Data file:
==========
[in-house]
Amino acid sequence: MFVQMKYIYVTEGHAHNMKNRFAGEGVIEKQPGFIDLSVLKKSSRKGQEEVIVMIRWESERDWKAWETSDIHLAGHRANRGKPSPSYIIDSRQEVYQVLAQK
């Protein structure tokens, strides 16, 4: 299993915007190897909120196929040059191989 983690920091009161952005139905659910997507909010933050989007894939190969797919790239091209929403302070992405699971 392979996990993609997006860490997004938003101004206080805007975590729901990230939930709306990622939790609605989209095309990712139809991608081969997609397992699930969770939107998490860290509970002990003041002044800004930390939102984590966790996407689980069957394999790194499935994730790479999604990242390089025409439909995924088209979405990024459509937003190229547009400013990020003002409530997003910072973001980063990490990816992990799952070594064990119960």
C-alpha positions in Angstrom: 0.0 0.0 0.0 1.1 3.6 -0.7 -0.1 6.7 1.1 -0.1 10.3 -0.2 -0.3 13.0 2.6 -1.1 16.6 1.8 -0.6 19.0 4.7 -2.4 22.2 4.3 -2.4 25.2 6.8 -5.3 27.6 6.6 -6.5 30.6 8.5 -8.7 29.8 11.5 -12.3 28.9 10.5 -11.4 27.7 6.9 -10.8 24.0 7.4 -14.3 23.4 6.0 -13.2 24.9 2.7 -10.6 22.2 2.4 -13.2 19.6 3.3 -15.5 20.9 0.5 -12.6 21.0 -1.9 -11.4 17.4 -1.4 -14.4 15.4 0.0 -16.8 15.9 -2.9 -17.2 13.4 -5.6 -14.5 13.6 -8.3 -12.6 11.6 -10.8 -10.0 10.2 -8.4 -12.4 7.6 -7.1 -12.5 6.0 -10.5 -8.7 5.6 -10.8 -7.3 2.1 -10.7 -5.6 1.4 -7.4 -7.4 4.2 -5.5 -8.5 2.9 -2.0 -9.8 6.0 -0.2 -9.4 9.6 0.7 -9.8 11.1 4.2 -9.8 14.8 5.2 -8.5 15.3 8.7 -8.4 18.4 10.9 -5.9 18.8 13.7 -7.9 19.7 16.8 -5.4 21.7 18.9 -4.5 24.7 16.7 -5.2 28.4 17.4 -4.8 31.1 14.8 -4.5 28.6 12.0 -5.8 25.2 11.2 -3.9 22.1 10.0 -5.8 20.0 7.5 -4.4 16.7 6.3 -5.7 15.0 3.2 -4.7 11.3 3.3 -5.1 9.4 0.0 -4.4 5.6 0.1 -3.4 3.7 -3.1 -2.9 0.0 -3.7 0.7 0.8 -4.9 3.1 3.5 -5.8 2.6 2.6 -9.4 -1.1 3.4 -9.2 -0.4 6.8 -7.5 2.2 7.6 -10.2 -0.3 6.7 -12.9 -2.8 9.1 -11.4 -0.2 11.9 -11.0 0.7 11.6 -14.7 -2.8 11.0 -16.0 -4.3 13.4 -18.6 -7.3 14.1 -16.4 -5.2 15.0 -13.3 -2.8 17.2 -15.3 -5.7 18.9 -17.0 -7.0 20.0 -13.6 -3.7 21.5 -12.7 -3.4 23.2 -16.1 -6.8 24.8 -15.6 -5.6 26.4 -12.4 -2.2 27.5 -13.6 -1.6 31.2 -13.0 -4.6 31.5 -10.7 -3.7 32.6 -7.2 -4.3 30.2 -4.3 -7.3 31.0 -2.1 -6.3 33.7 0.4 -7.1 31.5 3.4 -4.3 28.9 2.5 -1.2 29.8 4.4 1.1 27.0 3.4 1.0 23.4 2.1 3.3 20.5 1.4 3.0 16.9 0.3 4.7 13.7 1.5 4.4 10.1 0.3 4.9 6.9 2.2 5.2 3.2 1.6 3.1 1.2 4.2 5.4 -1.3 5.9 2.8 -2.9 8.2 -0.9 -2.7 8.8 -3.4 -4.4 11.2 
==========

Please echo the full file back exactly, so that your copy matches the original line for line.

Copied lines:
[in-house]
Amino acid sequence: MFVQMKYIYVTEGHAHNMKNRFAGEGVIEKQPGFIDLSVLKKSSRKGQEEVIVMIRWESERDWKAWETSDIHLAGHRANRGKPSPSYIIDSRQEVYQVLAQK
């Protein structure tokens, strides 16, 4: 299993915007190897909120196929040059191989 983690920091009161952005139905659910997507909010933050989007894939190969797919790239091209929403302070992405699971 392979996990993609997006860490997004938003101004206080805007975590729901990230939930709306990622939790609605989209095309990712139809991608081969997609397992699930969770939107998490860290509970002990003041002044800004930390939102984590966790996407689980069957394999790194499935994730790479999604990242390089025409439909995924088209979405990024459509937003190229547009400013990020003002409530997003910072973001980063990490990816992990799952070594064990119960």
C-alpha positions in Angstrom: 0.0 0.0 0.0 1.1 3.6 -0.7 -0.1 6.7 1.1 -0.1 10.3 -0.2 -0.3 13.0 2.6 -1.1 16.6 1.8 -0.6 19.0 4.7 -2.4 22.2 4.3 -2.4 25.2 6.8 -5.3 27.6 6.6 -6.5 30.6 8.5 -8.7 29.8 11.5 -12.3 28.9 10.5 -11.4 27.7 6.9 -10.8 24.0 7.4 -14.3 23.4 6.0 -13.2 24.9 2.7 -10.6 22.2 2.4 -13.2 19.6 3.3 -15.5 20.9 0.5 -12.6 21.0 -1.9 -11.4 17.4 -1.4 -14.4 15.4 0.0 -16.8 15.9 -2.9 -17.2 13.4 -5.6 -14.5 13.6 -8.3 -12.6 11.6 -10.8 -10.0 10.2 -8.4 -12.4 7.6 -7.1 -12.5 6.0 -10.5 -8.7 5.6 -10.8 -7.3 2.1 -10.7 -5.6 1.4 -7.4 -7.4 4.2 -5.5 -8.5 2.9 -2.0 -9.8 6.0 -0.2 -9.4 9.6 0.7 -9.8 11.1 4.2 -9.8 14.8 5.2 -8.5 15.3 8.7 -8.4 18.4 10.9 -5.9 18.8 13.7 -7.9 19.7 16.8 -5.4 21.7 18.9 -4.5 24.7 16.7 -5.2 28.4 17.4 -4.8 31.1 14.8 -4.5 28.6 12.0 -5.8 25.2 11.2 -3.9 22.1 10.0 -5.8 20.0 7.5 -4.4 16.7 6.3 -5.7 15.0 3.2 -4.7 11.3 3.3 -5.1 9.4 0.0 -4.4 5.6 0.1 -3.4 3.7 -3.1 -2.9 0.0 -3.7 0.7 0.8 -4.9 3.1 3.5 -5.8 2.6 2.6 -9.4 -1.1 3.4 -9.2 -0.4 6.8 -7.5 2.2 7.6 -10.2 -0.3 6.7 -12.9 -2.8 9.1 -11.4 -0.2 11.9 -11.0 0.7 11.6 -14.7 -2.8 11.0 -16.0 -4.3 13.4 -18.6 -7.3 14.1 -16.4 -5.2 15.0 -13.3 -2.8 17.2 -15.3 -5.7 18.9 -17.0 -7.0 20.0 -13.6 -3.7 21.5 -12.7 -3.4 23.2 -16.1 -6.8 24.8 -15.6 -5.6 26.4 -12.4 -2.2 27.5 -13.6 -1.6 31.2 -13.0 -4.6 31.5 -10.7 -3.7 32.6 -7.2 -4.3 30.2 -4.3 -7.3 31.0 -2.1 -6.3 33.7 0.4 -7.1 31.5 3.4 -4.3 28.9 2.5 -1.2 29.8 4.4 1.1 27.0 3.4 1.0 23.4 2.1 3.3 20.5 1.4 3.0 16.9 0.3 4.7 13.7 1.5 4.4 10.1 0.3 4.9 6.9 2.2 5.2 3.2 1.6 3.1 1.2 4.2 5.4 -1.3 5.9 2.8 -2.9 8.2 -0.9 -2.7 8.8 -3.4 -4.4 11.2 